Wednesday, December 1, 2010

UNEMPLOYMENT INSURANCE - HEARING AND APPEAL - REQUEST FOR HEARING

Here is another case of interest:

"IN MATTER OF ADJEKUM v. COMMR. OF LABOR, 907 N.Y.S.2d 724 [3d Dept 9-30-2010]

Decided and Entered: September 30, 2010.

Appeal from a decision of the Unemployment Insurance Appeal Board,
filed April 7, 2009, which ruled that claimant's request for a hearing
was untimely.

Robert Adjekum, Perth Amboy, New Jersey, appellant pro se.

Andrew M. Cuomo, Attorney General, New York City (Bessie Bazile of
counsel), for respondent.

Before: Mercure, J.P., Spain, Lahtinen, Kavanagh and McCarthy, JJ.

MEMORANDUM AND ORDER

The Department of Labor issued a notice of determination dated October
9, 2008 disqualifying claimant from receiving unemployment insurance
benefits on the ground that he lost his employment due to misconduct.
Claimant responded by letter dated November 23, 2008 protesting the
notice of determination. Following a hearing, an Administrative Law Judge
sustained the Commissioner of Labor's timeliness objection, and that
decision was upheld by the Unemployment Insurance Appeal Board. Claimant
appeals.

We affirm. "Labor Law § 620 (1) (a) provides that a claimant aggrieved
by a notice of determination has 30 days from the date of the mailing of
such notice to request a hearing, unless the claimant suffers from a
physical or mental condition preventing a timely request, in which case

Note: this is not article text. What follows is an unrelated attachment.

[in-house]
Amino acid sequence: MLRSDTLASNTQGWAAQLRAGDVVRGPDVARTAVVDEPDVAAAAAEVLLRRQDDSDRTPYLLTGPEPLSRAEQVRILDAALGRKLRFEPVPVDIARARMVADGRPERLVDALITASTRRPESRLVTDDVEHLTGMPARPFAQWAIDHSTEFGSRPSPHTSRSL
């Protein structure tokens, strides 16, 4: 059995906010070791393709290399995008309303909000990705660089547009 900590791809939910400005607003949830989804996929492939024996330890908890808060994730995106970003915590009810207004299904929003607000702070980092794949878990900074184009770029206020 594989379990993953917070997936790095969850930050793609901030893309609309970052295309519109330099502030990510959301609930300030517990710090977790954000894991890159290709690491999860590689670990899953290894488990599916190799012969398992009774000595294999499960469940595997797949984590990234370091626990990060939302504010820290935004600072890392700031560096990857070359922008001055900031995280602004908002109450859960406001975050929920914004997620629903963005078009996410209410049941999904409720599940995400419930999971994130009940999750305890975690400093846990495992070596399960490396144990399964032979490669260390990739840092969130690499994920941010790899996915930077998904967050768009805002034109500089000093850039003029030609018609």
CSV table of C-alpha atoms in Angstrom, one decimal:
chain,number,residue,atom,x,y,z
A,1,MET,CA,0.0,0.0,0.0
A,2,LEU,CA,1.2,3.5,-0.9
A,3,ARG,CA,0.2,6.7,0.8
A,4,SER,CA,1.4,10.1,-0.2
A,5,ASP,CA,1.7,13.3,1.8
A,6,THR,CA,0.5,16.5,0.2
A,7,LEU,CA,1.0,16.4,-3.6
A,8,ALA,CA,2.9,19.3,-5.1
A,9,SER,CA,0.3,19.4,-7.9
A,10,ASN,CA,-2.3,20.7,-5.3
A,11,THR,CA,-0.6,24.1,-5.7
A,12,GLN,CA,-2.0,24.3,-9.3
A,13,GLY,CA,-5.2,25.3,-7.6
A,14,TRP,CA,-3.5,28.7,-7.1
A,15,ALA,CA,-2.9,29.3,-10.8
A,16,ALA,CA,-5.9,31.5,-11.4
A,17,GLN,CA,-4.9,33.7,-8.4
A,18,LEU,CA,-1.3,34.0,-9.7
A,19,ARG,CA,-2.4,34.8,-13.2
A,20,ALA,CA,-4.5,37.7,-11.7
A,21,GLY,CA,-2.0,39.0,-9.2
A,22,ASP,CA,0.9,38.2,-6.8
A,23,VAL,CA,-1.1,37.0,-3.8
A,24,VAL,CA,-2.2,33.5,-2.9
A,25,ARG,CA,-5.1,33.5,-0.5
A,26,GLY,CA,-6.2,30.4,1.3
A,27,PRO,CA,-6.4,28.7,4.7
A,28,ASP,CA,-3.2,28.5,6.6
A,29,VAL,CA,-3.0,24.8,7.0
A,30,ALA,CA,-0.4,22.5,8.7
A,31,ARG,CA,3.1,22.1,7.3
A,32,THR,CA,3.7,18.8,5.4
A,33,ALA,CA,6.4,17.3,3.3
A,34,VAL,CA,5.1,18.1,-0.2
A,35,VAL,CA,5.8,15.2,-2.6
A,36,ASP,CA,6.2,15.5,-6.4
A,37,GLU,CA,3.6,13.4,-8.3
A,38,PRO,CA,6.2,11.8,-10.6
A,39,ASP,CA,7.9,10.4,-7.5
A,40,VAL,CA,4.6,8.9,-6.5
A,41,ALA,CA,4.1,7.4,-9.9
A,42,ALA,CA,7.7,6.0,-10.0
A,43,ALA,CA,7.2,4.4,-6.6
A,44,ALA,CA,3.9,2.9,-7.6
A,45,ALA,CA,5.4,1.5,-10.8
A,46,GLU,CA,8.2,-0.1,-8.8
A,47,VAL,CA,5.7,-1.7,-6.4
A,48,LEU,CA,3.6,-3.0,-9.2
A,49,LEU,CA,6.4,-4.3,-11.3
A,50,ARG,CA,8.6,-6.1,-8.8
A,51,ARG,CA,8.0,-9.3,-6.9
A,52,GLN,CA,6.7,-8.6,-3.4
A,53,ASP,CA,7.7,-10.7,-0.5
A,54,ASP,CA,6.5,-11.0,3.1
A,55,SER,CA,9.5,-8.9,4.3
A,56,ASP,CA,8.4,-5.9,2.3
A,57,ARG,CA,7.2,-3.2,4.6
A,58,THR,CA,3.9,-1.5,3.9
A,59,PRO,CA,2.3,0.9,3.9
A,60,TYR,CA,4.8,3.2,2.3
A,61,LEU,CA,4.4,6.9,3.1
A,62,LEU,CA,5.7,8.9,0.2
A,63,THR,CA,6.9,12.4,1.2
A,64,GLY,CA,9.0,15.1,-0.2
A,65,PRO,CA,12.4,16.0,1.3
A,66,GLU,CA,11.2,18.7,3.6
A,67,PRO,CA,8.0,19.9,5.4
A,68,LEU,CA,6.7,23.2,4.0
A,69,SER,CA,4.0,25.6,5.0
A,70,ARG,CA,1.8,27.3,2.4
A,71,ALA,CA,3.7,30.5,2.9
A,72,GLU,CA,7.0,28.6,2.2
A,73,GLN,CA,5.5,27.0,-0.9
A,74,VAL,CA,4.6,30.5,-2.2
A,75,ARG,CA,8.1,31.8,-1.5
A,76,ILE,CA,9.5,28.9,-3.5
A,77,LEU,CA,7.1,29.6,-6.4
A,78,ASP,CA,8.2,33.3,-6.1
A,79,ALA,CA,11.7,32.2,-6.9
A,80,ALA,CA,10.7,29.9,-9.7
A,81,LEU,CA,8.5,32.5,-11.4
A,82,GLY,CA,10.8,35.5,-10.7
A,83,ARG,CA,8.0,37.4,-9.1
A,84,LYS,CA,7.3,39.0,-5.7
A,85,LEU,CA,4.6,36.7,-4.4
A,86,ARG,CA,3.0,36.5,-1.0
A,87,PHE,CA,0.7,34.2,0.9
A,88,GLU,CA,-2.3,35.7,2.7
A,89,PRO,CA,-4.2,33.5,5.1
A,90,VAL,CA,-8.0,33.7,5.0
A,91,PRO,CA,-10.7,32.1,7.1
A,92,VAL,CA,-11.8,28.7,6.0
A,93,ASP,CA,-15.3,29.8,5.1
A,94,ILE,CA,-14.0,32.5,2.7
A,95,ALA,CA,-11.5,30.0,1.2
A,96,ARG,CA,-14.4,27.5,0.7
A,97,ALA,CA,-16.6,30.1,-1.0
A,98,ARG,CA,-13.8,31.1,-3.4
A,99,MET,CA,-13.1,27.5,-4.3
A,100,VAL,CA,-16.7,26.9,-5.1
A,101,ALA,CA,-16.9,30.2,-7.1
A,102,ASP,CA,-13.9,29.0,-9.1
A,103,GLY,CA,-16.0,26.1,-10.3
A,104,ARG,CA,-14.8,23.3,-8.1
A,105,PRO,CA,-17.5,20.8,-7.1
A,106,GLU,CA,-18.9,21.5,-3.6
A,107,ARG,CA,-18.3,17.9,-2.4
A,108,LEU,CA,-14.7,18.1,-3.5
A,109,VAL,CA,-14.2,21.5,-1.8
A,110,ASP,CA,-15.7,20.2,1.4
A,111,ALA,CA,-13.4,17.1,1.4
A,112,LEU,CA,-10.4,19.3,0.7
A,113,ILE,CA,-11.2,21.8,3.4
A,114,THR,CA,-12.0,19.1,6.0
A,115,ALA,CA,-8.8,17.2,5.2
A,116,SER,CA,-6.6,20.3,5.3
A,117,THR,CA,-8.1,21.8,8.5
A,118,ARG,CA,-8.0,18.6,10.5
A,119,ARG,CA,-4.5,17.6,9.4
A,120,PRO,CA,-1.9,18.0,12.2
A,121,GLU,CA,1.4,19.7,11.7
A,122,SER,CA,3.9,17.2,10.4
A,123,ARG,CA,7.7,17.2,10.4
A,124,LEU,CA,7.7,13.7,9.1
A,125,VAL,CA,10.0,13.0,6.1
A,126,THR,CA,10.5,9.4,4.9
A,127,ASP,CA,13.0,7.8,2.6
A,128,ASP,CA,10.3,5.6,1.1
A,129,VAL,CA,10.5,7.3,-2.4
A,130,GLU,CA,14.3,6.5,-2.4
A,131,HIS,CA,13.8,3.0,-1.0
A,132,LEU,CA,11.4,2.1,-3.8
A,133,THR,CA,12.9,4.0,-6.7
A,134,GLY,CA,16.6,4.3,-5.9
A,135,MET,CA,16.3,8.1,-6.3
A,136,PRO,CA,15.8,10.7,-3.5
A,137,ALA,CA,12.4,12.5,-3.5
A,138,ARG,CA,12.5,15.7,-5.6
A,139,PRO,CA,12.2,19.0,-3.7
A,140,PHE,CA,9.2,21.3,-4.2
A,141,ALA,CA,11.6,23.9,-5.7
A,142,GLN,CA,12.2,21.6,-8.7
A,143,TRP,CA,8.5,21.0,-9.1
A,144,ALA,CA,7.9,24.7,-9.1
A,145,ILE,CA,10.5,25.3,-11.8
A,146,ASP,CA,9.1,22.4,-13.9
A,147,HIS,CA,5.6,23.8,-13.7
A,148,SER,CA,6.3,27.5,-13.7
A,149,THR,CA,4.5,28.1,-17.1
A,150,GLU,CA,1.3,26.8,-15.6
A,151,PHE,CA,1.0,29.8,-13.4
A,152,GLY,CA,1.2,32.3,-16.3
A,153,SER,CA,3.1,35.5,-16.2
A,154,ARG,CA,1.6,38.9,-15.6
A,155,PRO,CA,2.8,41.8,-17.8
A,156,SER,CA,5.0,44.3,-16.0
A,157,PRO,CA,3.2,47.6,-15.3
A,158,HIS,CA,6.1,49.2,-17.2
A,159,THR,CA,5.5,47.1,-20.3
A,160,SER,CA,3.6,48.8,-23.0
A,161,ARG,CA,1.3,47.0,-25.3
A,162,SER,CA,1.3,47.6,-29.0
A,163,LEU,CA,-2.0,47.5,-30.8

the period may be extended" (Matter of Walker [Commissioner of Labor],
23 AD3d 752, 753 [2005] [citation omitted]; see Matter of Pelli
[Commissioner of Labor], 35 AD3d 930 [2006]). Here, it is undisputed that
claimant did not request a hearing within the requisite 30-day period
despite the instructions on the back of the notice of determination.
While he offered a variety of excuses for his omission, including that he
was out of the country, suffered from high blood pressure and was
experiencing financial difficulties, claimant failed to submit compelling
proof demonstrating that he suffered from a physical or mental condition
that prevented him from complying with the statute. Accordingly, the
Board properly concluded that the hearing request was untimely, and the
merits of his disqualification are not properly before this Court
(see Matter of McCarthy [Commissioner of Labor], 39 AD3d 993, 993-994
[2007]).

Mercure, J.P., Spain, Lahtinen, Kavanagh and McCarthy, JJ., concur.

ORDERED that the decision is affirmed, without costs."

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